Robert Ballagh, a Dublin artist renowned for his portraits of Irish literary and historical figures, is “ashamed and profoundly depressed” that Irish galleries and museums are closed en masse this summer, he told the Irish Independent.
Ballagh said he’d heard complaints from American tourists and a Canadian fan that all their attempts to view Irish art were met with closed doors.
“Their attempts to soak up Irish cultural life had been unsuccessful to say the least,” he told the Independent.
The tourists in question found that both the James Joyce Martello tower and the home of George Bernard Shaw were closed, which Failte Ireland stated was due to staff and budget cuts.
“They described most of the National Gallery as being closed,” Ballagh said of his American acquaintances, “along with several rooms in the Huge Lane Gallery. I’m glad they didn’t bother going out to the Museum of Modern Art in Kilmainham because that’s closed too. At the point I met them, they were returning from Galway where they had found the Nora Barnacle Museum closed too.”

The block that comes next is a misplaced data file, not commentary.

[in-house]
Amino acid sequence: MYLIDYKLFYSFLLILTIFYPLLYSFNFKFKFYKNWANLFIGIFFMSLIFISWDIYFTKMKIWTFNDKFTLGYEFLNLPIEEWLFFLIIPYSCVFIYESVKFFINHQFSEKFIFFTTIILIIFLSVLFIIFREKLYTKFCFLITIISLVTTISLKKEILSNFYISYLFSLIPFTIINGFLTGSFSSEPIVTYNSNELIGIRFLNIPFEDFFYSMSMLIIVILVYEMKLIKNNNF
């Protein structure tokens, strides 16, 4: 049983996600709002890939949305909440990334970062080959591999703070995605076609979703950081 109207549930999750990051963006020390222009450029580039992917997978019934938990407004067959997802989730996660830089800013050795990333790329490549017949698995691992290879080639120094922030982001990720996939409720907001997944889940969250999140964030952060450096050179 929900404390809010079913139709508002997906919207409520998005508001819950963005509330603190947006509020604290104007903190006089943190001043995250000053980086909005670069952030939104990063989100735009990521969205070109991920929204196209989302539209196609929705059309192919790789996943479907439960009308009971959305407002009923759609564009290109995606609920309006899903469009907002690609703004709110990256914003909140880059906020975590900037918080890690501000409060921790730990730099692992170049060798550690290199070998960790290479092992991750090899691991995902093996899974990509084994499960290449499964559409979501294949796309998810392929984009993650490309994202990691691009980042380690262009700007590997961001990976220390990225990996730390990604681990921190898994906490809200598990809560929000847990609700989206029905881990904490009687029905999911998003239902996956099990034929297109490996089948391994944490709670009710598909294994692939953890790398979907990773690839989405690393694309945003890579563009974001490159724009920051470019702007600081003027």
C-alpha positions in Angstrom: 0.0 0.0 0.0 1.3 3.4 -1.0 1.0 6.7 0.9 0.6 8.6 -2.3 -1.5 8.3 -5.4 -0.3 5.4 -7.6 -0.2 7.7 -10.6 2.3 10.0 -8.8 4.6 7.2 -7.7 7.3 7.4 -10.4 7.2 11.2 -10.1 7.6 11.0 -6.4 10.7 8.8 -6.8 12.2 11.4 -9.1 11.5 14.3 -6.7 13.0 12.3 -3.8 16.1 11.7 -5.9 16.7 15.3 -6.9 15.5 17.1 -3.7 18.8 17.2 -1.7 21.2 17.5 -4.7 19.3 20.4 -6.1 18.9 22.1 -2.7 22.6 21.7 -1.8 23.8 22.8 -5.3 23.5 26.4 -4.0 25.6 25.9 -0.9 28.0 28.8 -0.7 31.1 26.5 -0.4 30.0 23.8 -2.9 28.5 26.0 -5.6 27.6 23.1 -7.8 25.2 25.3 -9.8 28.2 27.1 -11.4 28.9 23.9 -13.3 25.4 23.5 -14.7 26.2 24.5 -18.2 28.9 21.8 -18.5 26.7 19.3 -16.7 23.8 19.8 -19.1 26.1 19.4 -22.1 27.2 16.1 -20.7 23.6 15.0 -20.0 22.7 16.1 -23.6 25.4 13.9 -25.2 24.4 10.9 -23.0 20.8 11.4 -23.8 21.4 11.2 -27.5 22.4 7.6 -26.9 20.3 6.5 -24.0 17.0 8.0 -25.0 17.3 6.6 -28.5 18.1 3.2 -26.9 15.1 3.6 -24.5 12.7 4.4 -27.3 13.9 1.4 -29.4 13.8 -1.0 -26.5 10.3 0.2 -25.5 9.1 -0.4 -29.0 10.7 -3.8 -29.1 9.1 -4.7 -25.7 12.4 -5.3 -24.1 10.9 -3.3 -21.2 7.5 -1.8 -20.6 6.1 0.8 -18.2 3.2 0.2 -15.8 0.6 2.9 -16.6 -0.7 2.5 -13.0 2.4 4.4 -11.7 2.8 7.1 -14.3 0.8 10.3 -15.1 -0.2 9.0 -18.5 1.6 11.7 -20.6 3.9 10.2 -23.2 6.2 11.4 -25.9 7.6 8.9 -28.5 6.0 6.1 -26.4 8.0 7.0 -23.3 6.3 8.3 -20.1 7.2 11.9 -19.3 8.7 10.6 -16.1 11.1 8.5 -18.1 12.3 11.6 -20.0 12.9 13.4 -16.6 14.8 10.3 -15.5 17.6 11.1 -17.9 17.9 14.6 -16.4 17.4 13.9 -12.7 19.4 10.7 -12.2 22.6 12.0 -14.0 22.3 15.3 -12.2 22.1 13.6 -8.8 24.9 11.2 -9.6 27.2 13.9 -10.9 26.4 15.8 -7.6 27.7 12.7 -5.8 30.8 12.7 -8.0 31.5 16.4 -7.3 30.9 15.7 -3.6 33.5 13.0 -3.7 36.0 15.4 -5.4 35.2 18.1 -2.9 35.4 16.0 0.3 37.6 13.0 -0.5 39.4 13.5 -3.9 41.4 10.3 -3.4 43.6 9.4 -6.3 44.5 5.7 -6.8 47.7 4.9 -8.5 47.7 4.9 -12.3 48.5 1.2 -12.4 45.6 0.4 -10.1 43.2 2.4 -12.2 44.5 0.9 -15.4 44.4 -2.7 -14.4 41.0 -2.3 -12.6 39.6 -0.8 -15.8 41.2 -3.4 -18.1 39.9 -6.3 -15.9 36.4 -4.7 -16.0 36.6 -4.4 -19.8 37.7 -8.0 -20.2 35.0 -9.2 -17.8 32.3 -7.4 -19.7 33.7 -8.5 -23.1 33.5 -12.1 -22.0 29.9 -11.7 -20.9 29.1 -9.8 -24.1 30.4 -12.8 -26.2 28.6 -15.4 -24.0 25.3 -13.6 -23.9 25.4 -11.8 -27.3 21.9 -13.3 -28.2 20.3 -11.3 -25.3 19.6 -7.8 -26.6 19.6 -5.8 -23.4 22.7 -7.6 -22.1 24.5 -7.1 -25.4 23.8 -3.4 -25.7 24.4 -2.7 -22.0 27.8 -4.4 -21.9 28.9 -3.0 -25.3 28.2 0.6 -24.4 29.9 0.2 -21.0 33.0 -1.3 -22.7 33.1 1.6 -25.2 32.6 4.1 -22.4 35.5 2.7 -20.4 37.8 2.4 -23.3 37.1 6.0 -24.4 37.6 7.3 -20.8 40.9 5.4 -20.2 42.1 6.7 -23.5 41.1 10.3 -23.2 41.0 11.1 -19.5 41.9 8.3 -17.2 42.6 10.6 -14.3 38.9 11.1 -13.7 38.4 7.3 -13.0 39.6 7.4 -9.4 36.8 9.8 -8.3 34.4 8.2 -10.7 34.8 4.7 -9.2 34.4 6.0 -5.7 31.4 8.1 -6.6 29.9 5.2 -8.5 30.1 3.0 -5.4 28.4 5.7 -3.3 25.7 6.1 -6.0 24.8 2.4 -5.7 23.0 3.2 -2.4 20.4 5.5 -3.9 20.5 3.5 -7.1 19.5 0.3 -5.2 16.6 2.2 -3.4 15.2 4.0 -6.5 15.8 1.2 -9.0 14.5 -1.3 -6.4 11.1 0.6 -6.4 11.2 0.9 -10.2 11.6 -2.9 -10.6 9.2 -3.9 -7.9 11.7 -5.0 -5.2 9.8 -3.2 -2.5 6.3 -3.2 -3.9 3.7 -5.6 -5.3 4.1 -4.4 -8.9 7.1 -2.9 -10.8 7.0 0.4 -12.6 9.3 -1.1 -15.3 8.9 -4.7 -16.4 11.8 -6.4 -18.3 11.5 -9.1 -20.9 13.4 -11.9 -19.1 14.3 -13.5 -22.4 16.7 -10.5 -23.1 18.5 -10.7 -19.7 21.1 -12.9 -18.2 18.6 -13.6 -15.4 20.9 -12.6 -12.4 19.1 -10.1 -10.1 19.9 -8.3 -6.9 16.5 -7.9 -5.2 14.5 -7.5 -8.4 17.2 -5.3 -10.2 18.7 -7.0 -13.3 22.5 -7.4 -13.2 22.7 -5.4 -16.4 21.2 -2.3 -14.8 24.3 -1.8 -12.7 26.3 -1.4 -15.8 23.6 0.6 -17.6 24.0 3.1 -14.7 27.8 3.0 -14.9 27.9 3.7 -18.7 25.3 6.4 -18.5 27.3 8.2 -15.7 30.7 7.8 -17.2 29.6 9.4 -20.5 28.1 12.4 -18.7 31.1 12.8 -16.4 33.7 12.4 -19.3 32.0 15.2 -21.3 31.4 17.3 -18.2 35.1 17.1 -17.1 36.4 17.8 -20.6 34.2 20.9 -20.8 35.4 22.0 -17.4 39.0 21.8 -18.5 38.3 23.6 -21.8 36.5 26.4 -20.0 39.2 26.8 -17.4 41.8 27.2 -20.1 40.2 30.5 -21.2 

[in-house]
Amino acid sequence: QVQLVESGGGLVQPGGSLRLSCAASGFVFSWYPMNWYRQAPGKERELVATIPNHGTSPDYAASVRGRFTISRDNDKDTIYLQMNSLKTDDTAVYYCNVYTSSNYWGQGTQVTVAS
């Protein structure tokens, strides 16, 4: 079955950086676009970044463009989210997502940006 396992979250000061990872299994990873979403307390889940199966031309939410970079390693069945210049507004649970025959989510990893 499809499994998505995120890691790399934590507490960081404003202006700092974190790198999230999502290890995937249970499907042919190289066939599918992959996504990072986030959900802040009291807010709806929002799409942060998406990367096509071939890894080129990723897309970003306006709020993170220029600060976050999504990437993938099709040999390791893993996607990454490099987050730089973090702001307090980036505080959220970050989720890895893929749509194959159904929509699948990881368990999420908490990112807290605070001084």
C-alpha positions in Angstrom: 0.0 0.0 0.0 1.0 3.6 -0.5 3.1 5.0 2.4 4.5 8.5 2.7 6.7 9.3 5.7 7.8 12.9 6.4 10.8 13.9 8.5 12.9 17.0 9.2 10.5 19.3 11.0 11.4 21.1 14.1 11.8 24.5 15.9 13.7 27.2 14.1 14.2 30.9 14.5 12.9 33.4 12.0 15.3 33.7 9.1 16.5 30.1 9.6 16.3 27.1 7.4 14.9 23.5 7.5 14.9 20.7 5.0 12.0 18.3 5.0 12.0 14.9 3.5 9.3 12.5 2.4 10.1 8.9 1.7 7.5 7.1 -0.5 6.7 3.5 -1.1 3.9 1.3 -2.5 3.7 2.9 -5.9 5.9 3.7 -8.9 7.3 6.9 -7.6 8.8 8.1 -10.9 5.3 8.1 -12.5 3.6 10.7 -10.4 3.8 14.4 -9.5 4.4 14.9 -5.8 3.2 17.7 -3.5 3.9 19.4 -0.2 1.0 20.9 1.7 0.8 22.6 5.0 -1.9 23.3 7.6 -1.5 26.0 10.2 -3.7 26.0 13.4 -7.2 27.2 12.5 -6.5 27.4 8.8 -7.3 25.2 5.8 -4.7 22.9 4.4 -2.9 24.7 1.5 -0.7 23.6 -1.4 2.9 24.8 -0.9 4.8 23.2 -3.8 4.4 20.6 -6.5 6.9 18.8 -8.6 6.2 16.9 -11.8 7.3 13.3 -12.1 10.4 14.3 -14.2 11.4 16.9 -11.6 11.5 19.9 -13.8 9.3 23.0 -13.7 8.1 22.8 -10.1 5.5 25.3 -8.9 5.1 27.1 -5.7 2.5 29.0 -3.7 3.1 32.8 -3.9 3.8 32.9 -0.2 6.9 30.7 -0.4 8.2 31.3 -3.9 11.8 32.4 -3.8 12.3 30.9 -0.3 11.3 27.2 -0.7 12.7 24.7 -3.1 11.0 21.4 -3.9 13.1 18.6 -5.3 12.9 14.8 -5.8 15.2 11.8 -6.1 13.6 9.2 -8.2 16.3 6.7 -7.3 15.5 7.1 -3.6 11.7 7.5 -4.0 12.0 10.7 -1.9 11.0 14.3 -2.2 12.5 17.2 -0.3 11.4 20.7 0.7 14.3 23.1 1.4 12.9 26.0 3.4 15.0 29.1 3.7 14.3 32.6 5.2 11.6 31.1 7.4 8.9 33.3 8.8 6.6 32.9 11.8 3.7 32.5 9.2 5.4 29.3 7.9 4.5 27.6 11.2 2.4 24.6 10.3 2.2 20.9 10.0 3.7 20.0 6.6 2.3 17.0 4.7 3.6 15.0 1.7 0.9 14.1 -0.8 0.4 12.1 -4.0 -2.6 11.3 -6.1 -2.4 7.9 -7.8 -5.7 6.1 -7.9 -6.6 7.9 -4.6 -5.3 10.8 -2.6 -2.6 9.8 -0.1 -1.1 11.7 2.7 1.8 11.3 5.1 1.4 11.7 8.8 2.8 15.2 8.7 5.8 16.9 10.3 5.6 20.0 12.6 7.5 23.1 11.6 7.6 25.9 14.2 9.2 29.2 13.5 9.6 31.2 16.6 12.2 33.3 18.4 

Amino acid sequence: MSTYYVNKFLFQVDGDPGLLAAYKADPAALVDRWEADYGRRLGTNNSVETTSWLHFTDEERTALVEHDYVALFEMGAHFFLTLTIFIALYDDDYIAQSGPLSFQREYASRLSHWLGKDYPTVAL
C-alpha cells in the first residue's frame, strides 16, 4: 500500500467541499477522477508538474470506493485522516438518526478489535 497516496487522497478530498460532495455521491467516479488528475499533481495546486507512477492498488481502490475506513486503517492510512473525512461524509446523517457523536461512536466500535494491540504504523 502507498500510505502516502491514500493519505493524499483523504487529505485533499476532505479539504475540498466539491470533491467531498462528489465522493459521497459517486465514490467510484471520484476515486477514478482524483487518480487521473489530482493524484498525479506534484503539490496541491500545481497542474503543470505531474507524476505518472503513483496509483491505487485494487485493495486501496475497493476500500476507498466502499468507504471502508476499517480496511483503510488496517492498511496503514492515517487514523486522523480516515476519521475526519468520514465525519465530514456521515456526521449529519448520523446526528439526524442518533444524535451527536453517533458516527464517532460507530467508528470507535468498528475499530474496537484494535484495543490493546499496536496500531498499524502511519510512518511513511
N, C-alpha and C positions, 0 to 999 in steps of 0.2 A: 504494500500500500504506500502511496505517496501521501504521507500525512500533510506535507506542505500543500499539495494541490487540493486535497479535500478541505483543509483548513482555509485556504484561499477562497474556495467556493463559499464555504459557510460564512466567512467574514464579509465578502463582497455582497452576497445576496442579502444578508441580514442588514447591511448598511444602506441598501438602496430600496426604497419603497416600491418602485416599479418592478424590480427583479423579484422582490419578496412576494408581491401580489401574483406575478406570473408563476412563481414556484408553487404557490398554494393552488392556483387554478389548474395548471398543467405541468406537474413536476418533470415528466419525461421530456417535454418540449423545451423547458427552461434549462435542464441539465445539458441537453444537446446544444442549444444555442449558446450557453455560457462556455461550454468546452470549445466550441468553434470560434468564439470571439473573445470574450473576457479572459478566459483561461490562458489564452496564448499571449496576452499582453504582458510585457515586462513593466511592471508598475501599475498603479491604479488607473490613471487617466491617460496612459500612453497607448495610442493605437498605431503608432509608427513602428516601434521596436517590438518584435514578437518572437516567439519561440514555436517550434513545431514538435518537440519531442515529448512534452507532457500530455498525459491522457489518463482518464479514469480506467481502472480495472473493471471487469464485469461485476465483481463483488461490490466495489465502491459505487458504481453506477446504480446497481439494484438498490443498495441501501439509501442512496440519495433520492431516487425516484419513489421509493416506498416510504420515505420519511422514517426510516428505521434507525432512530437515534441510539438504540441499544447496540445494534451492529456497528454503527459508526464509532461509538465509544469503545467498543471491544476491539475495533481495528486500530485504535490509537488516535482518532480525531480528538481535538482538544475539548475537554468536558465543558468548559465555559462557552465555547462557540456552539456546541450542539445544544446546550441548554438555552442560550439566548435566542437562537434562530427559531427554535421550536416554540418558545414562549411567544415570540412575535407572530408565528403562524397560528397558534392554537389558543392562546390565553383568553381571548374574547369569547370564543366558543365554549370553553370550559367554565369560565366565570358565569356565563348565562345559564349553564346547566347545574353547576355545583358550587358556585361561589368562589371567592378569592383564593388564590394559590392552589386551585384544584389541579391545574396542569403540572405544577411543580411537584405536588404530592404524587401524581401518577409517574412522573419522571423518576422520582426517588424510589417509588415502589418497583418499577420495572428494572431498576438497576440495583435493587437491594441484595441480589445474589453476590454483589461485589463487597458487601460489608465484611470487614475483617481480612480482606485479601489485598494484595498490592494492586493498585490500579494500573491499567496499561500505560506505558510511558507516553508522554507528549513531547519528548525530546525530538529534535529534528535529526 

The Museum of Modern Art told the Independent it is closed for renovation, not because of budget cuts, and that some of its collection can be viewed at Earlsfort Terrace. The National Gallery said that its historic wings would be closed for refurbishment for the next three years.
Ballagh’s own portrait of Noel Browne, the late Health Minister, is not on show at the National Gallery due to space shortages, the Gallery confirmed. The painting is part of Ireland’s National Portrait Collection.
The Hugh Lane Gallery is closed under staff shortages, the Independent found.
Ballagh’s outrage stemmed from what he said was political leaders’ “hypocrisy.”
“I know arts funding is not a big issue for people struggling to put food on the table but we are talking about the soul of the nation,” he told the Independent.
Jackie believed Lyndon B. Johnson had John F. Kennedy killed